Four people have died in a mid-air collision between a helicopter and a two-seater aircraft, crash scene investigators have said.
Both of the aircraft are understood to have come from Wycombe Air Park and collided near the village of Waddesdon, in Buckinghamshire, shortly after midday.
Superintendent Rebecca Mears of Thames Valley said on Friday evening the aircraft were carrying two people each.
She said she could not give any details of the identity or the genders of the victims at this stage and her “first priority” at this stage was the next of kin.
The two aircraft came down close to the famous Waddesdon Estate, the former country seat of the Rothschild banking dynasty.
The plane involved was a Cessna 152, built in 1982 and owned by Airways Aero Associations which is based at the Wycombe Air Park.
It had flown almost 14,000 hours as of May and had previously suffered substantial damage to its landing gear, propeller and engine following a crash at a Cornish airfield in 1993.
An archived report by the Air Accidents Investigation Branch (AAIB) shows the pilot admitted the accident was caused by his “misjudgement and lack of experience”.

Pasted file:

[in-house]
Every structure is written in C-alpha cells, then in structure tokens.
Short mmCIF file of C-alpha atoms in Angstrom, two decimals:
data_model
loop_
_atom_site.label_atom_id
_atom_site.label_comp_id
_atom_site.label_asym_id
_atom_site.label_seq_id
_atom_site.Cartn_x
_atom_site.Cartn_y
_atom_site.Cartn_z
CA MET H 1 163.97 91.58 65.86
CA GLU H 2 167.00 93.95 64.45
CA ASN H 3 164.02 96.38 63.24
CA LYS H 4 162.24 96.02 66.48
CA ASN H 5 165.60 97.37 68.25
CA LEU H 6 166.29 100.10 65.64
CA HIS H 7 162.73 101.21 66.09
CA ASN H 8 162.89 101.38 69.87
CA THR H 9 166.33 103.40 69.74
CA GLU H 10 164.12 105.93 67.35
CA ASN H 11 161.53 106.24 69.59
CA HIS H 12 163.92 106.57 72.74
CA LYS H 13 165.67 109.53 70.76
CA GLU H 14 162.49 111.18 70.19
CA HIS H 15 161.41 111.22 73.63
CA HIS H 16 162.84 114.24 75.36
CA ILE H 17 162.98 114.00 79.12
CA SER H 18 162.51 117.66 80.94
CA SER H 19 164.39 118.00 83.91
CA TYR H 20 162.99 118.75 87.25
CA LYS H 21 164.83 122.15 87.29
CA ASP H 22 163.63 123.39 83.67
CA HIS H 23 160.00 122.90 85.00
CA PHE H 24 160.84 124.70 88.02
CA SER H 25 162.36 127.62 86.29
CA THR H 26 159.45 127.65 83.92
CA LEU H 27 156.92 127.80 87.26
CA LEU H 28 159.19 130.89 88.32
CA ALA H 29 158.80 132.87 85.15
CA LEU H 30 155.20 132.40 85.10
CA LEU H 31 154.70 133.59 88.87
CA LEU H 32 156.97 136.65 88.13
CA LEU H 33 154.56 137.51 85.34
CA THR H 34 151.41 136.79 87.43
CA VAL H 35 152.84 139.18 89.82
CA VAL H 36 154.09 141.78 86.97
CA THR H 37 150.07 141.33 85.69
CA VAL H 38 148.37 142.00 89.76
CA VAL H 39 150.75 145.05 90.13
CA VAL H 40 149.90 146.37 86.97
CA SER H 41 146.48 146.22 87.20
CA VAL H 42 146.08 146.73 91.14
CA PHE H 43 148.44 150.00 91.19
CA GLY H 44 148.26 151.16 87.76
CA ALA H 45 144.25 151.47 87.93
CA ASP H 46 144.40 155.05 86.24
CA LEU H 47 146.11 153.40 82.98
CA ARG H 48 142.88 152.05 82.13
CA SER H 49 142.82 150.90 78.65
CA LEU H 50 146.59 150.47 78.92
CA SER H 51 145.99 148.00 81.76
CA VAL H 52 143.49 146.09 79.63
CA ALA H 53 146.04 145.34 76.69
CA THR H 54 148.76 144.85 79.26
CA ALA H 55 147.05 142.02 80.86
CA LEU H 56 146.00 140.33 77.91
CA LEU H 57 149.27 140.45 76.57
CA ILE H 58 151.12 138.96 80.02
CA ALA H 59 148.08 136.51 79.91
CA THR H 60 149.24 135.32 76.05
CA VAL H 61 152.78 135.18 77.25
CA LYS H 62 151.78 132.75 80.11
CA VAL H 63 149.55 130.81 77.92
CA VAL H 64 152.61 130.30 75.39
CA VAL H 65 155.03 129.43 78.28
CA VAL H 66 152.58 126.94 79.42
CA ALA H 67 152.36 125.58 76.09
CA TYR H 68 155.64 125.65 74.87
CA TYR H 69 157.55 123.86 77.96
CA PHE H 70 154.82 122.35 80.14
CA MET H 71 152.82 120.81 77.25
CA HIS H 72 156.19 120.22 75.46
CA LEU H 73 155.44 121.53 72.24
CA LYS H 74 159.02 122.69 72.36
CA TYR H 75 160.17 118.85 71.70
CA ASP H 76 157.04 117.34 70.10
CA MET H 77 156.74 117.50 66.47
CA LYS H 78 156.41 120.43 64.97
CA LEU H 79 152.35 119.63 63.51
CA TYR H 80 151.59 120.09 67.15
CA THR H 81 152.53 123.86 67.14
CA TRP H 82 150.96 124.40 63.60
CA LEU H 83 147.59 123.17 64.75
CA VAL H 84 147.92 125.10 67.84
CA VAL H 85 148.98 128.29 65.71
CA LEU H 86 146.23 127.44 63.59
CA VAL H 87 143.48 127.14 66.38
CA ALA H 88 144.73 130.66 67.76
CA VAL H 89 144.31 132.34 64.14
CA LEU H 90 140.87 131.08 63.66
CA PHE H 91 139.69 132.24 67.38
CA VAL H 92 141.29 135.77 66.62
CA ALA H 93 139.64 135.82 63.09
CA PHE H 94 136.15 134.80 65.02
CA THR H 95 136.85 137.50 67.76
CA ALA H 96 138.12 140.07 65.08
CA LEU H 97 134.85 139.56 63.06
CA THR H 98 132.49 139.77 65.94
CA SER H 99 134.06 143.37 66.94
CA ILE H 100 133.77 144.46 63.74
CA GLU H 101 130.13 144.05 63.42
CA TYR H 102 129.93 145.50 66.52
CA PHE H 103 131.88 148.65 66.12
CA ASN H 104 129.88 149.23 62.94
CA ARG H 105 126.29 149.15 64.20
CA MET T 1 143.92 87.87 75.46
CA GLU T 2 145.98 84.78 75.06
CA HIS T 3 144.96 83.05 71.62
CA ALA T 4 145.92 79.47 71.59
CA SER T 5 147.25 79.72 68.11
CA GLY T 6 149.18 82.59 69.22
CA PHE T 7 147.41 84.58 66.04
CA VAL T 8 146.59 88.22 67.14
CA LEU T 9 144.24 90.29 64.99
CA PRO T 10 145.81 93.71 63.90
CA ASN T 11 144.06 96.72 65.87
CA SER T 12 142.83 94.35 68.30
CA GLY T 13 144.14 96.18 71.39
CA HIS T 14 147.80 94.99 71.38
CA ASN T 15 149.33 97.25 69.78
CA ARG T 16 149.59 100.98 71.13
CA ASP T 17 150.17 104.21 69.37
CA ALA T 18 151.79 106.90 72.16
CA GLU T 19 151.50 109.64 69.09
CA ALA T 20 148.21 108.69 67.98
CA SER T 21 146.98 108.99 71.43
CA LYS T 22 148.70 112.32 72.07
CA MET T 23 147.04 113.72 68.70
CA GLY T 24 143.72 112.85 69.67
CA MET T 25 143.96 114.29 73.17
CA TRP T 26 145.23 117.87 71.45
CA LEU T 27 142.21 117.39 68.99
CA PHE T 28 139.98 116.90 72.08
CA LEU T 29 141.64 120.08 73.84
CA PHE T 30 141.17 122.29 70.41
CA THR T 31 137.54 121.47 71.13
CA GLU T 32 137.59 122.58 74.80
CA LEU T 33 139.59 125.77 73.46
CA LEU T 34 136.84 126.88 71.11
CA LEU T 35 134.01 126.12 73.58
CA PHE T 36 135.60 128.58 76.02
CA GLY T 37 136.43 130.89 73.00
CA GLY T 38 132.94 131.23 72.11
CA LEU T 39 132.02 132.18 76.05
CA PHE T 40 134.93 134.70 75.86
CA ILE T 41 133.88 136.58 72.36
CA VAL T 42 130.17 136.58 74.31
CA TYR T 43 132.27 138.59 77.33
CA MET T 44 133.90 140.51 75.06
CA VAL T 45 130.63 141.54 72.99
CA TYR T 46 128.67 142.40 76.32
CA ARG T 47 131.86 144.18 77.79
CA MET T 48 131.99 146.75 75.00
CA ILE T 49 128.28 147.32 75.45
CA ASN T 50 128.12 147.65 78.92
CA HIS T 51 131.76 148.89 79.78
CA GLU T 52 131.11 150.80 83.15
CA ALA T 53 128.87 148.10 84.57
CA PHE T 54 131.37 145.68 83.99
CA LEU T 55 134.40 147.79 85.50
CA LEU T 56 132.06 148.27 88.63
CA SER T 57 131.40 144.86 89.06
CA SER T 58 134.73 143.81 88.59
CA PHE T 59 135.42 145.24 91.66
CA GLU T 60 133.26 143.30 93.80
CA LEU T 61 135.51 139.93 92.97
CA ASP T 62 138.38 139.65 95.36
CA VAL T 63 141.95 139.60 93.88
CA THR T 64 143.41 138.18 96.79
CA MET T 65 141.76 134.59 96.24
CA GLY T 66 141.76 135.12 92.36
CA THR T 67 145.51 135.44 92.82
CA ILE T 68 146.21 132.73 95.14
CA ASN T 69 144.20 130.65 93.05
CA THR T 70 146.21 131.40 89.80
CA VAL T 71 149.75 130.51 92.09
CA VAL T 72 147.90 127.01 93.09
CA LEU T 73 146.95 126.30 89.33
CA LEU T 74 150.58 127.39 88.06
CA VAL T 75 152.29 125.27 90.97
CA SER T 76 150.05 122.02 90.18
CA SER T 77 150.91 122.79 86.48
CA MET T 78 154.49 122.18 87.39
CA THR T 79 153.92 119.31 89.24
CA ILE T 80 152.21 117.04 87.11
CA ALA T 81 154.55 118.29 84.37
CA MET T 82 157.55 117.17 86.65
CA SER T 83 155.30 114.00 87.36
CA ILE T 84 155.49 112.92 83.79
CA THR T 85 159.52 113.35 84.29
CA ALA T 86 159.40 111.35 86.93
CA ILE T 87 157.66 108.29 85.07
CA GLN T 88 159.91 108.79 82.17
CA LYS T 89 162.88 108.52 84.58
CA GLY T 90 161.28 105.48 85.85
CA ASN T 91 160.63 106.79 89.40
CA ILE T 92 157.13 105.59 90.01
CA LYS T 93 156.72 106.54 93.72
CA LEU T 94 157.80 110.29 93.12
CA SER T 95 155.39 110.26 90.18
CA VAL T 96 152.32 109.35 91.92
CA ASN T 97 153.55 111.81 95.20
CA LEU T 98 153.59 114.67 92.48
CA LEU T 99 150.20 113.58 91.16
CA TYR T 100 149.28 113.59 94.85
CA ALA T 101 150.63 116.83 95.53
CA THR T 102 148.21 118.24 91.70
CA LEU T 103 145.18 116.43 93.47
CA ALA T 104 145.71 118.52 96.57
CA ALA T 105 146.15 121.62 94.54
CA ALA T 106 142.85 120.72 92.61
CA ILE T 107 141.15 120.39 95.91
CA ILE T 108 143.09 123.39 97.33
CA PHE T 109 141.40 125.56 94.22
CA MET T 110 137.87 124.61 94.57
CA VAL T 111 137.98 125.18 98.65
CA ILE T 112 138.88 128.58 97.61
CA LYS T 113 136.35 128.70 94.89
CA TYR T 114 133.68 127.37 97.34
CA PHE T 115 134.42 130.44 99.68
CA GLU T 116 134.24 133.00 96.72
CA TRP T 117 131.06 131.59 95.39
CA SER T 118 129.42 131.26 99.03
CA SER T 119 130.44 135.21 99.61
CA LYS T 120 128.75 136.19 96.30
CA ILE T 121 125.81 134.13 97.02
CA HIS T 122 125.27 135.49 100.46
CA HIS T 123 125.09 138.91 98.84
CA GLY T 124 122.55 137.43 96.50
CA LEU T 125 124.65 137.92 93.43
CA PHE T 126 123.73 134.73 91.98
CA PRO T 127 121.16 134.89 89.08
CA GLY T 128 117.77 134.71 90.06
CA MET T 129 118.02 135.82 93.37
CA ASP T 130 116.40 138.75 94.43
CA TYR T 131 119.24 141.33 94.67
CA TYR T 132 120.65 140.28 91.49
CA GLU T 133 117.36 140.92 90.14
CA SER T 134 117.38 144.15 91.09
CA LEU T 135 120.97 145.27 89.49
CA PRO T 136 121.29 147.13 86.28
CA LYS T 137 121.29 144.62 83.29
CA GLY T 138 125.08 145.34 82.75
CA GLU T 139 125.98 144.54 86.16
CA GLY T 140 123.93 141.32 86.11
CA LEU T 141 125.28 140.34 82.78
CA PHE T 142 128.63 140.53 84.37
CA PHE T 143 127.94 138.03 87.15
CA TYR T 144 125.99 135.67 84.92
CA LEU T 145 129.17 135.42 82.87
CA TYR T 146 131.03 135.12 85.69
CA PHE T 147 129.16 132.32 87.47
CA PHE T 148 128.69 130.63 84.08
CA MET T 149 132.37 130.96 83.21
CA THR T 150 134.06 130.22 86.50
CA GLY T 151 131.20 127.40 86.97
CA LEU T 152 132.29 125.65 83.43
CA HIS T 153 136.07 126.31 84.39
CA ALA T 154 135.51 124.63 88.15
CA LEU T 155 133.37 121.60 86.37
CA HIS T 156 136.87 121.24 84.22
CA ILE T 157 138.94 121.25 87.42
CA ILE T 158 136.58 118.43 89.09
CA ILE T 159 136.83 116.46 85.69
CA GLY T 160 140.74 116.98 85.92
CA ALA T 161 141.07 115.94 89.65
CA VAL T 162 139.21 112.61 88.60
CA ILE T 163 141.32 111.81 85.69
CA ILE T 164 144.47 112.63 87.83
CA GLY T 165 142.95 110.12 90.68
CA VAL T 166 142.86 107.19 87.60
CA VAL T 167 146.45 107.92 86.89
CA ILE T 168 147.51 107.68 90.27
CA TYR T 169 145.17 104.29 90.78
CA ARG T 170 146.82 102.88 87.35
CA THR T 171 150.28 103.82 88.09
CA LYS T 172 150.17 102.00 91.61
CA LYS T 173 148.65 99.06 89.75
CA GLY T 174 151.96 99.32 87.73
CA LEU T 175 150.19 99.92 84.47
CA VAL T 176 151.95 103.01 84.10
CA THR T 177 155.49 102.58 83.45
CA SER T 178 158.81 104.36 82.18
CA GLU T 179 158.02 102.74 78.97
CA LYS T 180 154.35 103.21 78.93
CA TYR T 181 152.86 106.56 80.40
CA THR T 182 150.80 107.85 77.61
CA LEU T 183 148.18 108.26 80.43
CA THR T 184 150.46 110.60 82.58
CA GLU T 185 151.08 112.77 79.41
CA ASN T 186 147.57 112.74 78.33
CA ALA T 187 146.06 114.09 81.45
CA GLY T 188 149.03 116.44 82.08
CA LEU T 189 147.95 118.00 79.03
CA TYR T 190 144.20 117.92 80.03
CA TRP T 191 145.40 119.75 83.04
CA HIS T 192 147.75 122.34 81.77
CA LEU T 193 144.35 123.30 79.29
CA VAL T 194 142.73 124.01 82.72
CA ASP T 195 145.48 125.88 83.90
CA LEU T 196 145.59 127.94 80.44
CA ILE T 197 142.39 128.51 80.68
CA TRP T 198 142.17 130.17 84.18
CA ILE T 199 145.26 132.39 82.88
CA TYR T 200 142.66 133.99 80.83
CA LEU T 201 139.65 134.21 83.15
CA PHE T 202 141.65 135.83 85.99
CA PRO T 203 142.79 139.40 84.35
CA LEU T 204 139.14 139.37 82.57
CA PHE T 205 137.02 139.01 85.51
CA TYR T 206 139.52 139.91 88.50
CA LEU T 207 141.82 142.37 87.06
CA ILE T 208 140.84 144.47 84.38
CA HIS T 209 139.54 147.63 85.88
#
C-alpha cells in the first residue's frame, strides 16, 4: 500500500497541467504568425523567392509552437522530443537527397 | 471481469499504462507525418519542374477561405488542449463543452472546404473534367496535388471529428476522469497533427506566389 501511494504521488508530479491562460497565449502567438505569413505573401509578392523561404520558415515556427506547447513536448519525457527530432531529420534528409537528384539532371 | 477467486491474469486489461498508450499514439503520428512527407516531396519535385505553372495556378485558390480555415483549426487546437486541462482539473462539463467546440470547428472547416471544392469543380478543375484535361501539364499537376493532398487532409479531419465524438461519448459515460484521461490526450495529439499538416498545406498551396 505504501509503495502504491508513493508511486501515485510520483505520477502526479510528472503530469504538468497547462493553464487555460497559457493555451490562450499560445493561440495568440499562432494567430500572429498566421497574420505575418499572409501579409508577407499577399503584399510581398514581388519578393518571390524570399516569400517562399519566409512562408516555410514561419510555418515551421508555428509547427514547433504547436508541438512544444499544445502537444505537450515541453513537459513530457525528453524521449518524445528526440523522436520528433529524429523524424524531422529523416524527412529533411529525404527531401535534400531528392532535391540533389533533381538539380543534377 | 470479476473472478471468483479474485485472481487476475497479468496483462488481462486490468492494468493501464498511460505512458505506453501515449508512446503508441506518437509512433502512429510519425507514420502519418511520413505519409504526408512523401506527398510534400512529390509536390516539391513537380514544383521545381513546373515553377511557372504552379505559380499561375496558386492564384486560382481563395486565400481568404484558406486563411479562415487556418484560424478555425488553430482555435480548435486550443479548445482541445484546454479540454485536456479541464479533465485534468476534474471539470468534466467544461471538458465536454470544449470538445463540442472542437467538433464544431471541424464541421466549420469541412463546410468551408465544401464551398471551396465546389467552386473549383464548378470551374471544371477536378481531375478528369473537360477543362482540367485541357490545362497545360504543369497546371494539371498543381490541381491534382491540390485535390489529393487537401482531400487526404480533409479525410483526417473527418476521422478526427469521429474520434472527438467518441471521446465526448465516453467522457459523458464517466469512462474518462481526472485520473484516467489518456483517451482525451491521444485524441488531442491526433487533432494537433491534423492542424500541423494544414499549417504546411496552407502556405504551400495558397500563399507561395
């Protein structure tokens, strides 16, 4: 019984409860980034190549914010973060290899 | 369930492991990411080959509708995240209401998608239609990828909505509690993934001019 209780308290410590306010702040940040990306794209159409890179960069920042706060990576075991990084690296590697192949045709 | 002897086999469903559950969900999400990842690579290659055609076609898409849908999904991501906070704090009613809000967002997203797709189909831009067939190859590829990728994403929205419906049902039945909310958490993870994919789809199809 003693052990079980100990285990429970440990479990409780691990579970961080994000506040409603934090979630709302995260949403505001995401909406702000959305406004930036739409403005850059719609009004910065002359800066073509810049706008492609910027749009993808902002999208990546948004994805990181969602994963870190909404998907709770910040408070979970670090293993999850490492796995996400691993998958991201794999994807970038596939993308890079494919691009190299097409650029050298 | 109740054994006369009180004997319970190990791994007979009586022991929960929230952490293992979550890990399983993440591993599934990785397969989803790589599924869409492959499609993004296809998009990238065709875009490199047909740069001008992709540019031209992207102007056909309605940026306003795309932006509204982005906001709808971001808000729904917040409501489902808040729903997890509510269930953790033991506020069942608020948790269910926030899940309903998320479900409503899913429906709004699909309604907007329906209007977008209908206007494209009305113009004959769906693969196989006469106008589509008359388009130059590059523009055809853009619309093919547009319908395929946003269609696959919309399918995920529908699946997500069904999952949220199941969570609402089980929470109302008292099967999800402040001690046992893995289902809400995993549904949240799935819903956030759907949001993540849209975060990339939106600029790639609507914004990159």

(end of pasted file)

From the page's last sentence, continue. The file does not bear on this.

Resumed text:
Ms Mears said: “Our priorities today remain with investigating the next of kin, finding out who they are, informing them and supporting them with specialist officers as we progress the investigation here on site.
“We anticipate being here until about Monday morning, potentially longer, we do not rush these things, it’s really important we do a meticulous investigation”.
Police said it was “too early to tell” what might have caused the crash.
A Notice to Airmen was previously issued to warn pilots the Wycombe Air Park’s air traffic control services would be closed during three 30-minute periods on selected days between November 7-30 due to a “staff shortage”.
The crash occurred around half an hour after the latest closure was due to end.